None of us particularly enjoys changing diapers and everything that comes with it. Even so, it is a normal part of child-rearing that most of us have or will have to participate in!
This mother has some unique ideas on when and how to take care of your baby’s diaper, starting with getting a baby’s consent before you do!
Changing diapers is part of the routine when a person or couple has a child. While not the most pleasant part of parenting, it is something almost everyone experiences at some point.
As with most topics when it comes to raising children, there are always many opinions on the correct way to take care of a baby. Parents and experts differ on the best diapers, the frequency with which one should change a diaper, and the proper way to actually do it.
The American Pregnancy Association recommends changing a diaper every two or three hours, a schedule most experienced parents would find reasonable.
However, this recommendation is not how everyone decides when and where to change their child’s diaper.
Lottie Daley, a mother herself, was recently interviewed on the popular talk show This Morning, and caused quite a stir with her criteria for deciding when to change a diaper.
Daley advocates for receiving consent from a child before changing his or her diaper. She believes that this will help to educate children on consent and bodily autonomy at a young age.
The idea of consent from an infant is not as literal as asking a “yes or no” question, of course. Babies cannot understand or respond to a question of permission.
Lottie will still make an effort to ask the question, hoping that doing so will start to build the child’s expectation of asking and being asked before touching somebody.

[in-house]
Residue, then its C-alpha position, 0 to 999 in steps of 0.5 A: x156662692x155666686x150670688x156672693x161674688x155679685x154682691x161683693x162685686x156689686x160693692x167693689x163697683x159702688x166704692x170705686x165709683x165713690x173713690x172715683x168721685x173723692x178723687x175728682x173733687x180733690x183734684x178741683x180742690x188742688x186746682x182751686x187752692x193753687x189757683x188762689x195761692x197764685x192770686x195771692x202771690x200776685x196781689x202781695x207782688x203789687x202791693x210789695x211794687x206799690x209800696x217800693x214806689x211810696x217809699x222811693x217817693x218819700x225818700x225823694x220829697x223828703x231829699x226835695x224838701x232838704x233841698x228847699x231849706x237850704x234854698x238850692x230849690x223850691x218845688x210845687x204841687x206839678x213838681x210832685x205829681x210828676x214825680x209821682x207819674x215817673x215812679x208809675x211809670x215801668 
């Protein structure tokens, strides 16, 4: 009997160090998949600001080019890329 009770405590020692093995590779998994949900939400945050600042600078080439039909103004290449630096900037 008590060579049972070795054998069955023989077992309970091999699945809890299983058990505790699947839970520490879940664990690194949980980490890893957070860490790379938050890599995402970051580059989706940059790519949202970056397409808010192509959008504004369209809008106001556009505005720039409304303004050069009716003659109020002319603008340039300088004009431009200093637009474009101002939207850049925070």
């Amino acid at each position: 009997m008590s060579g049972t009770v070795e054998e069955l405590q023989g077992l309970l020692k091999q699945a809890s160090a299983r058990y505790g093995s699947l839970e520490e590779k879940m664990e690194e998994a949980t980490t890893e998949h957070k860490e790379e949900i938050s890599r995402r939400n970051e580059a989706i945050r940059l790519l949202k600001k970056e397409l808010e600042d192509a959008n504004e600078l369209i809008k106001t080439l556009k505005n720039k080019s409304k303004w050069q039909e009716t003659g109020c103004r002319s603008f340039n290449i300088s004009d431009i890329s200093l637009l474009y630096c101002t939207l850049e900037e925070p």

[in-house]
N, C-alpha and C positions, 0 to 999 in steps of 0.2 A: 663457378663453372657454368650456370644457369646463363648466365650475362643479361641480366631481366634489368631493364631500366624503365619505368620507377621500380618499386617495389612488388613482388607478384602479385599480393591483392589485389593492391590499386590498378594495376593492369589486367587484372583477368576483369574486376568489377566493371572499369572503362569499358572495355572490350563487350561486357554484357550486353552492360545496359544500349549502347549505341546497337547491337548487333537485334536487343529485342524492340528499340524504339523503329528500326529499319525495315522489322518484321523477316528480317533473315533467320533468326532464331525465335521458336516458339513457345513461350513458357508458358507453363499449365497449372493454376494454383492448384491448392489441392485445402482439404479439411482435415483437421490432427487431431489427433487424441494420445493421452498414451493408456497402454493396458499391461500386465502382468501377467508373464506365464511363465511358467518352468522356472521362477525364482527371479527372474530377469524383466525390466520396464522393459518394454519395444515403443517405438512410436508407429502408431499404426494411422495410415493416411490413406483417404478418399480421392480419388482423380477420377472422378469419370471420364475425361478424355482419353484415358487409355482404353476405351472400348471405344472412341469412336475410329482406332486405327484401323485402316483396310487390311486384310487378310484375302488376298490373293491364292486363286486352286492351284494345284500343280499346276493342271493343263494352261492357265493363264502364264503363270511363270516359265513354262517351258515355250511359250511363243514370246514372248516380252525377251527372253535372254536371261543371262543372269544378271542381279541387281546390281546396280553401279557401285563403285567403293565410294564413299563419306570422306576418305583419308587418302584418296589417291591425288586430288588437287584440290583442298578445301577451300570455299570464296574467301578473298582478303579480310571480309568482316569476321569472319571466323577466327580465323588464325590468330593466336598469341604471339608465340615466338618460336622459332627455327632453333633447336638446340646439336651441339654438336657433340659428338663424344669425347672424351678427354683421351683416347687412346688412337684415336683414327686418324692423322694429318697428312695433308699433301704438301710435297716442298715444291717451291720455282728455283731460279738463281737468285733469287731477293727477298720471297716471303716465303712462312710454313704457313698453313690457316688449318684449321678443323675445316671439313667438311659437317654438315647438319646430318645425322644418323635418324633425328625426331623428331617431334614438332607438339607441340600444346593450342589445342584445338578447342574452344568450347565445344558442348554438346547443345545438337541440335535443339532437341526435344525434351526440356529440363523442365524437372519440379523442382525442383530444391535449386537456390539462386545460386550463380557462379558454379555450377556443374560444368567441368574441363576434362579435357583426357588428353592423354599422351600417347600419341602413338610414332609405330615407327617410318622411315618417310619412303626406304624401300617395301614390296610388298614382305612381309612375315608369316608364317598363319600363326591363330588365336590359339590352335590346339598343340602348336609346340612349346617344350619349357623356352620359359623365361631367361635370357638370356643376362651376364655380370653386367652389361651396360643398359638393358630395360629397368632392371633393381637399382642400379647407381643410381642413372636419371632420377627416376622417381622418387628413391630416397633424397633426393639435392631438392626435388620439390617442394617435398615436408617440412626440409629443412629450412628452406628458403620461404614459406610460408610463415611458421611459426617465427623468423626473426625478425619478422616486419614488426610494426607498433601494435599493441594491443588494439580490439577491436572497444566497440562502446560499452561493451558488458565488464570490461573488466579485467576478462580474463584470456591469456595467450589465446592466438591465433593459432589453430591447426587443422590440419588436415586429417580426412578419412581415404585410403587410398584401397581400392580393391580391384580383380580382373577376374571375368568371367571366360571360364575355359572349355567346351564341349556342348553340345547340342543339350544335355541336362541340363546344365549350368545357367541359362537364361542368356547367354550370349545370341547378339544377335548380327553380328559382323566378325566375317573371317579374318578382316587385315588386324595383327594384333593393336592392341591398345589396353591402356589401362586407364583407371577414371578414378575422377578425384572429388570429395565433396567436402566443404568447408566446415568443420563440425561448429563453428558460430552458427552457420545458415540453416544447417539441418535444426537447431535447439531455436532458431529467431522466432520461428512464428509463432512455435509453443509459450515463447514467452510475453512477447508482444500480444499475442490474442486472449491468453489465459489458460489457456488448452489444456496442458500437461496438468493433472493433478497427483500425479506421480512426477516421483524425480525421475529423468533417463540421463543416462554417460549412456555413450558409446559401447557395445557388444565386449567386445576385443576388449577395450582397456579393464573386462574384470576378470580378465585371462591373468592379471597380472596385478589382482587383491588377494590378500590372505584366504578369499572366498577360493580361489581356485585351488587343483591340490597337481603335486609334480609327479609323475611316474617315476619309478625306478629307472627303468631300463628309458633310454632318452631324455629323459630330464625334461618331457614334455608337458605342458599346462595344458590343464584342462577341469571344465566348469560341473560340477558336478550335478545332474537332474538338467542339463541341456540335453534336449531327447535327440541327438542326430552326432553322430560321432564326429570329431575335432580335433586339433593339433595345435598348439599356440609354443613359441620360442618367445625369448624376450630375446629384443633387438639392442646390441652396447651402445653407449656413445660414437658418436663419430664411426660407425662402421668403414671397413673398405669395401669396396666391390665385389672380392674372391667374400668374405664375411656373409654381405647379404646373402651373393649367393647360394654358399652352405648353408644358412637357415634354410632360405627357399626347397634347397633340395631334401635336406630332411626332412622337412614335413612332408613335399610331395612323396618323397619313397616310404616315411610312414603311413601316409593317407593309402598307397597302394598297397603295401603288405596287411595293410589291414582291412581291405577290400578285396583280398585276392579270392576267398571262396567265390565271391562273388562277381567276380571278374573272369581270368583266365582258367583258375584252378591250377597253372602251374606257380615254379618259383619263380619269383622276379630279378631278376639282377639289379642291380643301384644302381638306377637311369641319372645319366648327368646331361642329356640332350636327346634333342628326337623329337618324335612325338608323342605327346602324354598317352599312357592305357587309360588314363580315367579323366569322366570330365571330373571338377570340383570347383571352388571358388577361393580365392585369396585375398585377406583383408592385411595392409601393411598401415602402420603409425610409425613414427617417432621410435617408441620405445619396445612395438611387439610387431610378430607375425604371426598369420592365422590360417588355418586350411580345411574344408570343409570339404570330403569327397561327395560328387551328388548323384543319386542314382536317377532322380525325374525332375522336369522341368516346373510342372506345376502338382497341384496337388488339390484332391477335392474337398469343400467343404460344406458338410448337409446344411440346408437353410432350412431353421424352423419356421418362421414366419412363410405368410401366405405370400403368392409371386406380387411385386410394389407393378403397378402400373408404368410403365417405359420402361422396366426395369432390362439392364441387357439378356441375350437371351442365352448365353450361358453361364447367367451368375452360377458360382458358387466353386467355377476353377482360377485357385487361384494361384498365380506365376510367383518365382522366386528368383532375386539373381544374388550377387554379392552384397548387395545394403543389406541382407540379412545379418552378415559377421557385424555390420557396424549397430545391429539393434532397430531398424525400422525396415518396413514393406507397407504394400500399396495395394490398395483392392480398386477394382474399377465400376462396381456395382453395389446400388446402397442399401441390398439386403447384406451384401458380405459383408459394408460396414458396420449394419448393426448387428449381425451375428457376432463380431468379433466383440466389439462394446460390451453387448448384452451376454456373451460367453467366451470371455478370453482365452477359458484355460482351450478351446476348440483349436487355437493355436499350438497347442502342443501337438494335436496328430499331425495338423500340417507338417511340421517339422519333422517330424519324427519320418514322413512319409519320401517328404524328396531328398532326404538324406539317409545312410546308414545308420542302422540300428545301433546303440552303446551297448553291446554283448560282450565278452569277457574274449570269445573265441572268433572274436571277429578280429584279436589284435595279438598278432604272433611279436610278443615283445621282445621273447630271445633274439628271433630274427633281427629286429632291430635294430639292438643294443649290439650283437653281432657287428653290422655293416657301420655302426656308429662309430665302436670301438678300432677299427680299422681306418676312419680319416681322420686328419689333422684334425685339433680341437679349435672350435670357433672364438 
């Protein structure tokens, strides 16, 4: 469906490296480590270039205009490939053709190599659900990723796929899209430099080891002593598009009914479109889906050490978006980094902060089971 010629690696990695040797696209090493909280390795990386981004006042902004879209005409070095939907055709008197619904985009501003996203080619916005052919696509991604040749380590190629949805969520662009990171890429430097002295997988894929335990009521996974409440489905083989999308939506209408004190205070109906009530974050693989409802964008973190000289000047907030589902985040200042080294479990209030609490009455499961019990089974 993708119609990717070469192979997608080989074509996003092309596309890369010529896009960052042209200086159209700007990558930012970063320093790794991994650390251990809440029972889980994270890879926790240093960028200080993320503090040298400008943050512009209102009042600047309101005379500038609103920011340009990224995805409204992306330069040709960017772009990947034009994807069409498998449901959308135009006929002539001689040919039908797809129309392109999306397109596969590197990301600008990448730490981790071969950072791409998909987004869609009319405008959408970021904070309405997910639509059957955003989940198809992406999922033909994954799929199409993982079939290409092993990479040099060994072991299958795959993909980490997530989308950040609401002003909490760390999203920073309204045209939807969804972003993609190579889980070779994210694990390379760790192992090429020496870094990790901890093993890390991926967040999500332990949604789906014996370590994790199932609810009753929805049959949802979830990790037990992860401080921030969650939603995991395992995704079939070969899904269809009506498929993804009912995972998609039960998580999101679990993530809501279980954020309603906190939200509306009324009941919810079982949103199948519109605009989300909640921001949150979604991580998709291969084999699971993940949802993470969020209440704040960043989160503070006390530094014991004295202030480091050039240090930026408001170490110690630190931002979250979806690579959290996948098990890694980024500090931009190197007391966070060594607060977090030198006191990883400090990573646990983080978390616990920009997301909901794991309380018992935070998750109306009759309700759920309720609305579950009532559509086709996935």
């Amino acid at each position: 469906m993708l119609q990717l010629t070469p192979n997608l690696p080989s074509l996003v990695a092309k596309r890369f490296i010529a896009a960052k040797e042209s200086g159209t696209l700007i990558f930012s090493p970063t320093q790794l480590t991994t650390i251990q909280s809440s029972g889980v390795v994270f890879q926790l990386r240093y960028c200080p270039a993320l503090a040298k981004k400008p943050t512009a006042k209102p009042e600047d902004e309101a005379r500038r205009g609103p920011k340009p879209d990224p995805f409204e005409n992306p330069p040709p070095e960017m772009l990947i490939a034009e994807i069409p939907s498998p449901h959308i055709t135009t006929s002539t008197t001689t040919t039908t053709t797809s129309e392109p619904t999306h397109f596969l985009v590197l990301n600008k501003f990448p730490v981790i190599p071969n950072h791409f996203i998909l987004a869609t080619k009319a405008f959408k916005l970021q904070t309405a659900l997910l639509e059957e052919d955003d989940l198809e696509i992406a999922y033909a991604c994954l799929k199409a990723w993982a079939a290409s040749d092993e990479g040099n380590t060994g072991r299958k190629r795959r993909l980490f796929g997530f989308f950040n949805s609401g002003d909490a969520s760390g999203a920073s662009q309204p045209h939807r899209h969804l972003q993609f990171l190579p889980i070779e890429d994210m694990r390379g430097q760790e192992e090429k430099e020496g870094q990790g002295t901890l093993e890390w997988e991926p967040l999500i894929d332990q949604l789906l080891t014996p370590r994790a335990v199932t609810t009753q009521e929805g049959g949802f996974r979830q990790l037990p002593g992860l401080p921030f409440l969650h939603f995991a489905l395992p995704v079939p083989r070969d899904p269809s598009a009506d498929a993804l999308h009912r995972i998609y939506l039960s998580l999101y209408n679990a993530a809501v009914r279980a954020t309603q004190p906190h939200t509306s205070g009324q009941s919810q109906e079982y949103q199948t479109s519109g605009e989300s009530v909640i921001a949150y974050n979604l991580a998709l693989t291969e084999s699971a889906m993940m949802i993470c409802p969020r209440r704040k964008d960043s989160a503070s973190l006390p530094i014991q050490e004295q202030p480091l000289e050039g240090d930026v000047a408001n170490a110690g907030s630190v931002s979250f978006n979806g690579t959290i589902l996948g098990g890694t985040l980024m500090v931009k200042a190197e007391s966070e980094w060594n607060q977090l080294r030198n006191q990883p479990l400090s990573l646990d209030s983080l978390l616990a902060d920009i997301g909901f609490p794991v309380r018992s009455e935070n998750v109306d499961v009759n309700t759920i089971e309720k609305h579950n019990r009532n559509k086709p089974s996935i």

Diaper changes aren’t the only situations to build this habit. As Daley explained in her interview, the practice should also be used during bath time, when cleaning or wiping things off of them, and before tickling them.
The mother of two has practiced what she is preaching, and she still asks her five and seven-year-old daughters for permission before helping them clean themselves.
Lottie’s philosophy is that teaching consent practices at a young age will be far more beneficial for children than waiting until they are teenagers. Children will be able to create boundaries for themselves and to respect the boundaries of others.
She takes it a step further as well, explaining that tickling should be eradicated.
Comedian Russell Brand, a fiend to Lottie, has been on This Morning himself previously. The “Get Him to the Greek” star has even expressed very similar opinions on child-rearing.
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He reasons that we should not do anything to a child without their consent that we would not do to an adult. To do otherwise would violate an individual’s bodily autonomy.